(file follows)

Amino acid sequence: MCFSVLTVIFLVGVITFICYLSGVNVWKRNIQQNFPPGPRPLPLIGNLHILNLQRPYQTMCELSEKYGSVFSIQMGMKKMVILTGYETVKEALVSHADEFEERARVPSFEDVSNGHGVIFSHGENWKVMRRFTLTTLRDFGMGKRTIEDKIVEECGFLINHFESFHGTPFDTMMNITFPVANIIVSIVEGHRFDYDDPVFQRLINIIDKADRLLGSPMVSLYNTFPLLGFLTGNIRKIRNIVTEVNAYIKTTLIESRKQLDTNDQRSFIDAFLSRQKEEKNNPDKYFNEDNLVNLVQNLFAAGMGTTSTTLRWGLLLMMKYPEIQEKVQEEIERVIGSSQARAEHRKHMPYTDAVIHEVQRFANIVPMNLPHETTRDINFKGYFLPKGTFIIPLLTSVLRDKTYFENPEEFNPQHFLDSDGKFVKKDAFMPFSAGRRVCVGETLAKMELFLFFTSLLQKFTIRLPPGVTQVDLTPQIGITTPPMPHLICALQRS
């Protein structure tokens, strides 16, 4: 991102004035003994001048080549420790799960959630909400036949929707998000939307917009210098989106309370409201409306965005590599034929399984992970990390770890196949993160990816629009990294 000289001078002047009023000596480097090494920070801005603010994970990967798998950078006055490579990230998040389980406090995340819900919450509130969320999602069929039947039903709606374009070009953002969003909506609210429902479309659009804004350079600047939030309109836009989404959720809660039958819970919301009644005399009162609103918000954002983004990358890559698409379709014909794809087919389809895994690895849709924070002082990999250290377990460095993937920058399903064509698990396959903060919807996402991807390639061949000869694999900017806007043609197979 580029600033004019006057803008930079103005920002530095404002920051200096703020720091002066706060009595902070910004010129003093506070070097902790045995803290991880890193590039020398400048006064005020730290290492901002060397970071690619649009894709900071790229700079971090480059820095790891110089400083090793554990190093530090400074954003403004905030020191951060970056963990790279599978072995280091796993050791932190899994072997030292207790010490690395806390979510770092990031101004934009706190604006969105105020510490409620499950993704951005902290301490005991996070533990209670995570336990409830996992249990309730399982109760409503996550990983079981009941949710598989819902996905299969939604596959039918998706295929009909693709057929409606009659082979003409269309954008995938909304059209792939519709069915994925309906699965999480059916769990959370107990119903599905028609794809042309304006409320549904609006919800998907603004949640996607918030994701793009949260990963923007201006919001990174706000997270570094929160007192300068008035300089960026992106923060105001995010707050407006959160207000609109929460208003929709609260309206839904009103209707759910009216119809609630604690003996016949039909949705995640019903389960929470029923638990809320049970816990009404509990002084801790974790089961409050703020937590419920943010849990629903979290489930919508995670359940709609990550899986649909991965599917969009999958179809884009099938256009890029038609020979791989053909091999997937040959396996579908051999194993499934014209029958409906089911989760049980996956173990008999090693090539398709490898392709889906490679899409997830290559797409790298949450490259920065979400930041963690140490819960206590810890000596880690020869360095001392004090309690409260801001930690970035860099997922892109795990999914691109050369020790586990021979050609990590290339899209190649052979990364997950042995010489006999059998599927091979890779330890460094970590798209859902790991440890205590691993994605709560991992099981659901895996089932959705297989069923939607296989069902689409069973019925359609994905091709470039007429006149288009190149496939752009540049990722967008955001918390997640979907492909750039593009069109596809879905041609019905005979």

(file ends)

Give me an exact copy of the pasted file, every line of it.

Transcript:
Amino acid sequence: MCFSVLTVIFLVGVITFICYLSGVNVWKRNIQQNFPPGPRPLPLIGNLHILNLQRPYQTMCELSEKYGSVFSIQMGMKKMVILTGYETVKEALVSHADEFEERARVPSFEDVSNGHGVIFSHGENWKVMRRFTLTTLRDFGMGKRTIEDKIVEECGFLINHFESFHGTPFDTMMNITFPVANIIVSIVEGHRFDYDDPVFQRLINIIDKADRLLGSPMVSLYNTFPLLGFLTGNIRKIRNIVTEVNAYIKTTLIESRKQLDTNDQRSFIDAFLSRQKEEKNNPDKYFNEDNLVNLVQNLFAAGMGTTSTTLRWGLLLMMKYPEIQEKVQEEIERVIGSSQARAEHRKHMPYTDAVIHEVQRFANIVPMNLPHETTRDINFKGYFLPKGTFIIPLLTSVLRDKTYFENPEEFNPQHFLDSDGKFVKKDAFMPFSAGRRVCVGETLAKMELFLFFTSLLQKFTIRLPPGVTQVDLTPQIGITTPPMPHLICALQRS
């Protein structure tokens, strides 16, 4: 991102004035003994001048080549420790799960959630909400036949929707998000939307917009210098989106309370409201409306965005590599034929399984992970990390770890196949993160990816629009990294 000289001078002047009023000596480097090494920070801005603010994970990967798998950078006055490579990230998040389980406090995340819900919450509130969320999602069929039947039903709606374009070009953002969003909506609210429902479309659009804004350079600047939030309109836009989404959720809660039958819970919301009644005399009162609103918000954002983004990358890559698409379709014909794809087919389809895994690895849709924070002082990999250290377990460095993937920058399903064509698990396959903060919807996402991807390639061949000869694999900017806007043609197979 580029600033004019006057803008930079103005920002530095404002920051200096703020720091002066706060009595902070910004010129003093506070070097902790045995803290991880890193590039020398400048006064005020730290290492901002060397970071690619649009894709900071790229700079971090480059820095790891110089400083090793554990190093530090400074954003403004905030020191951060970056963990790279599978072995280091796993050791932190899994072997030292207790010490690395806390979510770092990031101004934009706190604006969105105020510490409620499950993704951005902290301490005991996070533990209670995570336990409830996992249990309730399982109760409503996550990983079981009941949710598989819902996905299969939604596959039918998706295929009909693709057929409606009659082979003409269309954008995938909304059209792939519709069915994925309906699965999480059916769990959370107990119903599905028609794809042309304006409320549904609006919800998907603004949640996607918030994701793009949260990963923007201006919001990174706000997270570094929160007192300068008035300089960026992106923060105001995010707050407006959160207000609109929460208003929709609260309206839904009103209707759910009216119809609630604690003996016949039909949705995640019903389960929470029923638990809320049970816990009404509990002084801790974790089961409050703020937590419920943010849990629903979290489930919508995670359940709609990550899986649909991965599917969009999958179809884009099938256009890029038609020979791989053909091999997937040959396996579908051999194993499934014209029958409906089911989760049980996956173990008999090693090539398709490898392709889906490679899409997830290559797409790298949450490259920065979400930041963690140490819960206590810890000596880690020869360095001392004090309690409260801001930690970035860099997922892109795990999914691109050369020790586990021979050609990590290339899209190649052979990364997950042995010489006999059998599927091979890779330890460094970590798209859902790991440890205590691993994605709560991992099981659901895996089932959705297989069923939607296989069902689409069973019925359609994905091709470039007429006149288009190149496939752009540049990722967008955001918390997640979907492909750039593009069109596809879905041609019905005979």